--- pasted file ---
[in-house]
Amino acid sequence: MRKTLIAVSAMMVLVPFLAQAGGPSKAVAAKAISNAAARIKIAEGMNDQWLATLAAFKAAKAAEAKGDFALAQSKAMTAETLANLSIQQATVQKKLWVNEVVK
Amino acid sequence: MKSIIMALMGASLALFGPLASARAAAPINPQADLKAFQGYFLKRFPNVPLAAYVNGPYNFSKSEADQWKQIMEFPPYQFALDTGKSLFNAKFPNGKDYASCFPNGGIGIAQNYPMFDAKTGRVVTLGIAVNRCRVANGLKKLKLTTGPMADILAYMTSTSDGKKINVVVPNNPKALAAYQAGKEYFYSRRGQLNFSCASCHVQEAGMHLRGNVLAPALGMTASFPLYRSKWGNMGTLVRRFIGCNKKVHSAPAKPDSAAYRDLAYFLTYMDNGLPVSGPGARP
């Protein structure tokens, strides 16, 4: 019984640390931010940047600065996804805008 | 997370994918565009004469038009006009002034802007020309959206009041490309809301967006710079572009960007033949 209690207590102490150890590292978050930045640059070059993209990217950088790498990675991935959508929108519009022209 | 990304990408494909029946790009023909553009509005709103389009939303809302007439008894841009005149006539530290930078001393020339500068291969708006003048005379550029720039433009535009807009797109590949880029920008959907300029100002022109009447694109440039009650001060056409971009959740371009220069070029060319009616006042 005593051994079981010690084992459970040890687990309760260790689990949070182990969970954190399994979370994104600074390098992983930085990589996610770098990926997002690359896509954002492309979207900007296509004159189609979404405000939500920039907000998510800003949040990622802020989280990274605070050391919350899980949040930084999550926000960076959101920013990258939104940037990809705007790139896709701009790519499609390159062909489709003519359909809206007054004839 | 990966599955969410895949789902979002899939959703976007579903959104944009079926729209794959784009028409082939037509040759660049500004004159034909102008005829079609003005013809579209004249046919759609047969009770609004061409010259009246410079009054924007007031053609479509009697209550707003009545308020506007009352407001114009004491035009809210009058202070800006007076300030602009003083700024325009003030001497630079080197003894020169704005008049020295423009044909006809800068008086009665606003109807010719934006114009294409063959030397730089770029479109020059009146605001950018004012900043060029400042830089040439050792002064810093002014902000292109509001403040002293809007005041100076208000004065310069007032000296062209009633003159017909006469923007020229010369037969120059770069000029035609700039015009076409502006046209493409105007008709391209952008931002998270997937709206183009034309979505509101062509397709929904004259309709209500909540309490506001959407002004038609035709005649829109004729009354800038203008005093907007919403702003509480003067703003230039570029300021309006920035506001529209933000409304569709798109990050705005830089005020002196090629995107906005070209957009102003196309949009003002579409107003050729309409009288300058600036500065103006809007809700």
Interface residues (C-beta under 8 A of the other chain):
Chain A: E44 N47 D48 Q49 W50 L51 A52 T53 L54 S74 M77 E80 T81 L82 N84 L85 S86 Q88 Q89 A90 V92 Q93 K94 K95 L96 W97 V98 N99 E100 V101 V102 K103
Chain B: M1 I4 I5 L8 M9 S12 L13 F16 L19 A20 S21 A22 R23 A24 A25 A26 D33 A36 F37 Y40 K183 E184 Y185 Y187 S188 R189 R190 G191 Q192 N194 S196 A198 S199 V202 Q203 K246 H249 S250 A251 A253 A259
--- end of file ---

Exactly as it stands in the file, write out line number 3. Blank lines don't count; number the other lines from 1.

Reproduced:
Amino acid sequence: MKSIIMALMGASLALFGPLASARAAAPINPQADLKAFQGYFLKRFPNVPLAAYVNGPYNFSKSEADQWKQIMEFPPYQFALDTGKSLFNAKFPNGKDYASCFPNGGIGIAQNYPMFDAKTGRVVTLGIAVNRCRVANGLKKLKLTTGPMADILAYMTSTSDGKKINVVVPNNPKALAAYQAGKEYFYSRRGQLNFSCASCHVQEAGMHLRGNVLAPALGMTASFPLYRSKWGNMGTLVRRFIGCNKKVHSAPAKPDSAAYRDLAYFLTYMDNGLPVSGPGARP